I'm a Mac user, too, and just cynical enough to know that the chances of issues (and no IT guy willing to deal with them) are high.

Glad it went well.

rams said...

I'd have called Dolores for an Evening in Paris girl, myself.

Kristen said...

I love it that MIT couldn't handle your Mac. Anyway, as an art historian I have learned almost all the tricks to get any projection system to play nicely with my Mac. But, as extra paranoid protection, I also travel with my presentation on a flash drive... just. in. case. I'm glad all worked well for you in the end.

Seanna Lea said...

I'm glad that you enjoyed your quick zip back into Cambridge, and your talk was lovely even if you don't have quite the photographic evidence you would like.

I love hearing knitters talk. People always sound so different in print than they do in person (umm, yeah, I tend to give voice and pitch to people's writings).

James said...

...

Harvard has a football team?

(Go Sooners!)

Lucy said...

It was such a pleasure to meet you! You were the perfect person to kick off our new guild. I look forward to seeing you at Rhinebeck.

Puss-in-Boots said...

Congratulations Franklin, sounds as if the talk (and you) were a resounding success.

Joanna said...

Just bought the Rowan book today - love the patterns and the yarn! Are you going to make something??

Anonymous said...

My theory about Big 10 or Ivy League schools? Whomever gives my smart, beautiful daughters the most scholarships--wins. I'll even put on a cheerleader's skirt and shake pompoms.
Michelene

Jeri said...

Thank you, Franklin, for a wonderful, funny, educational and inspirational talk! After driving 200 miles in the rain and braving the windswept streets of Cambridge, I was thrilled to relax in the company of 120 knitters and hear you speak. It is so exciting to be at the inaugural talk of what should be world domination, I mean, a world-wide speaking tour. You were delightful. I could easily become a groupie. Thanks again for making my weekend! memorable.

Laura said...

Just for the record, if you were giving a talk on my side of the country, I would drive a long way to hear you too.

Thanks so much for your blog.

Joy said...

Must be one of those mornings over here on the other side of the planet. I read the line "I was feted like a visiting potentate" as "I was FELTED like a visiting potentate." Somehow, that seemed appropriate for one of the fiberati.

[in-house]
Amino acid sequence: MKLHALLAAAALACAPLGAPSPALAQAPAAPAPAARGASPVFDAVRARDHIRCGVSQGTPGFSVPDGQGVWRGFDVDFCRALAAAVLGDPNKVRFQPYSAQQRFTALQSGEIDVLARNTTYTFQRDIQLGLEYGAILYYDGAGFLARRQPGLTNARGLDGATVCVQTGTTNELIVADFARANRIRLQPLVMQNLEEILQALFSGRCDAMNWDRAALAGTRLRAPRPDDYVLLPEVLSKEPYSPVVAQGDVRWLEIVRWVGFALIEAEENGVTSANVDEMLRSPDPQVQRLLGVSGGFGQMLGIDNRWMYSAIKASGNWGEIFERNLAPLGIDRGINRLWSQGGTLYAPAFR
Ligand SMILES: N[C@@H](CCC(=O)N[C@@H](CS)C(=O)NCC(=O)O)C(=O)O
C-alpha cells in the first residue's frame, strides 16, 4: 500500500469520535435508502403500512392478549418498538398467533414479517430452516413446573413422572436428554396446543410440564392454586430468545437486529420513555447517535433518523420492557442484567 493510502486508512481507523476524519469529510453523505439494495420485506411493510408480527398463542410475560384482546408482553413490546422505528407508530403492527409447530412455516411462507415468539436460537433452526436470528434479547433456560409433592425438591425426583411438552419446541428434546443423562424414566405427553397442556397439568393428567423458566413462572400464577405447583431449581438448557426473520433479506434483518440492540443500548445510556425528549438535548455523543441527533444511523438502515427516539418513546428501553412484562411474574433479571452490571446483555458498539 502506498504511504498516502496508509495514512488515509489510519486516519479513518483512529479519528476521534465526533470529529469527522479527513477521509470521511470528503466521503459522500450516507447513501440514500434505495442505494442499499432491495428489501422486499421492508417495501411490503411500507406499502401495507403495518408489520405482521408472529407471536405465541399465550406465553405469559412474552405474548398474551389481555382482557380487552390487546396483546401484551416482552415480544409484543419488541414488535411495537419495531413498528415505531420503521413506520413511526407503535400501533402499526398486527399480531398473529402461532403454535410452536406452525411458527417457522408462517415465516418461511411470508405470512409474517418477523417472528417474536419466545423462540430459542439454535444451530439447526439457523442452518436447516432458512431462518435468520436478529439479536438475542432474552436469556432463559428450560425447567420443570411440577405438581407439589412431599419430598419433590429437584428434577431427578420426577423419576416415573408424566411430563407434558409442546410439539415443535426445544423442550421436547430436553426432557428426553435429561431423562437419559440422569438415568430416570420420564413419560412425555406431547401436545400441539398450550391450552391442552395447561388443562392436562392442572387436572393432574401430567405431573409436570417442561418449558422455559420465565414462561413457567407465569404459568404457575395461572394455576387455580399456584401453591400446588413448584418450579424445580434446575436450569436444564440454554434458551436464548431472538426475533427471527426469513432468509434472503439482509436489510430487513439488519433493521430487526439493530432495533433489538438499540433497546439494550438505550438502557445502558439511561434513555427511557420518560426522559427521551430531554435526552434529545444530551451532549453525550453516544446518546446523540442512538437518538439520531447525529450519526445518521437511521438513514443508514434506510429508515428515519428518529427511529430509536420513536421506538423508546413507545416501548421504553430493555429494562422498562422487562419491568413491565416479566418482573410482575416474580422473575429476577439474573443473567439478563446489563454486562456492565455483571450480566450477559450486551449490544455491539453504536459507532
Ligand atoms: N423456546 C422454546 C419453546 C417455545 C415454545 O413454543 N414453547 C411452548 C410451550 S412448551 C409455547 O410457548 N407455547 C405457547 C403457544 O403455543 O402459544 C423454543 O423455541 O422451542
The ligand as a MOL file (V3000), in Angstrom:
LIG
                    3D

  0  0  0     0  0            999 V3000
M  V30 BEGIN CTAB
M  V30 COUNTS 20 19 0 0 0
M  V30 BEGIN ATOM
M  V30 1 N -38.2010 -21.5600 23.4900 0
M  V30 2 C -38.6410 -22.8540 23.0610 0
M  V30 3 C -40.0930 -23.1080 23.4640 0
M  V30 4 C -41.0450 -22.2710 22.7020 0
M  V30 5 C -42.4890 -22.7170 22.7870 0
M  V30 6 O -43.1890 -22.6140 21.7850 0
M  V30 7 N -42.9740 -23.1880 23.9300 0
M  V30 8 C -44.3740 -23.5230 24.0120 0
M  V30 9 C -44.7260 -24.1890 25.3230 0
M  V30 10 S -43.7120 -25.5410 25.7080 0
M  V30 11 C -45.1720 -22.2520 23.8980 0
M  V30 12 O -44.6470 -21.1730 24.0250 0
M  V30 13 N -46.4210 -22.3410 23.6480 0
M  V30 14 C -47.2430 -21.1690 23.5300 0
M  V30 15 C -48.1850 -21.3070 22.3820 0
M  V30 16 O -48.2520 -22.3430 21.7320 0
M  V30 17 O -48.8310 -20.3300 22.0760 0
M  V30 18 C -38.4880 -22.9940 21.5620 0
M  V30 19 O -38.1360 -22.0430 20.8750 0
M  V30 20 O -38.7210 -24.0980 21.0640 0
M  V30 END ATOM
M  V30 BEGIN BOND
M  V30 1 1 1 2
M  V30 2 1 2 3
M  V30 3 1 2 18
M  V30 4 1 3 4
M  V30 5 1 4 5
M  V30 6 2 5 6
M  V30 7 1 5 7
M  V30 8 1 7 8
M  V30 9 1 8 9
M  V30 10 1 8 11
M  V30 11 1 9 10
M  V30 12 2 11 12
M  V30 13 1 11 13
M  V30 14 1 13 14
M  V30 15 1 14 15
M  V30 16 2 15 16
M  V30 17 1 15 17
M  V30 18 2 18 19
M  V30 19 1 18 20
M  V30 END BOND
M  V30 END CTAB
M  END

Carina said...

Btw, they call it "The Ohio State University." I keep thinking of getting shirts made (just to tick off the hubster) that say "An Ohio State University." That's what I call it all the time, anyway. :)

Jennifer said...

Haha, all the MIT students couldn't hook up the Mac. Just wait until I tell my husband. He earned his engineering Masters at Purdue, which has won many Rose Bowls.

This is my first time to comment, but I've been reading on and off for awhile. Actually, I just plowed through all the archives to catch up. I'm very happy that your talk went well. Even thought the pictures aren't great, it looks like everyone is having a good time.

Rhonda the Stitchingnut said...

Gosh, I'm real sorry I missed your visit. How that happened I don't know. My non-knitting life must have taken over that day & I didn't look at the calendar ... and I WORK at MIT so I was already HERE. I could stick myself with a knitting needle!

I'm sure happy your visit went over so well tho. I'll be there next time.

barelyknittogether said...

I just found your blog and love it! Thanks for the laugh over MIT and their ineptitude - it makes us all feel just a wee bit better about ourselves. Now I'm off to get lost in your blog (and the groovy links!) - thanks!

Deborah said...

I was destroyed to think that I planned to go and got sick on the night of your first talk here. I had just heard of the guild, as you know they are new...but I'm glad things went well!

Theresa said...

Go Crimson! :)

And to the woman who posted about scholarships, if your daughters get into Harvard but they don't offer you enough money, call them up and ask for more. It worked for me, they didn't want to lose out to another school over something as petty (for Harvard) as money.

calicokitty6 said...

I wanted to go to meet you and hear you speak, but didn't have a clue how to get to Boston. Yesterday, Wednesday, I found out from another friend she would have taken me. :(

If you come back again, I plan to make every effort to get there.

I love the colors in the sock. A couple of friends are also knitting socks with Felici and love it.

coke said...
This comment has been removed by a blog administrator.
Brewgal said...

Yale has a football team?

Anonymous said...

I went to The Ohio State University. Because they gave me money. And it wasn't too far from home. Ivy League schools were too expensive and too far from home. Go Buckeyes!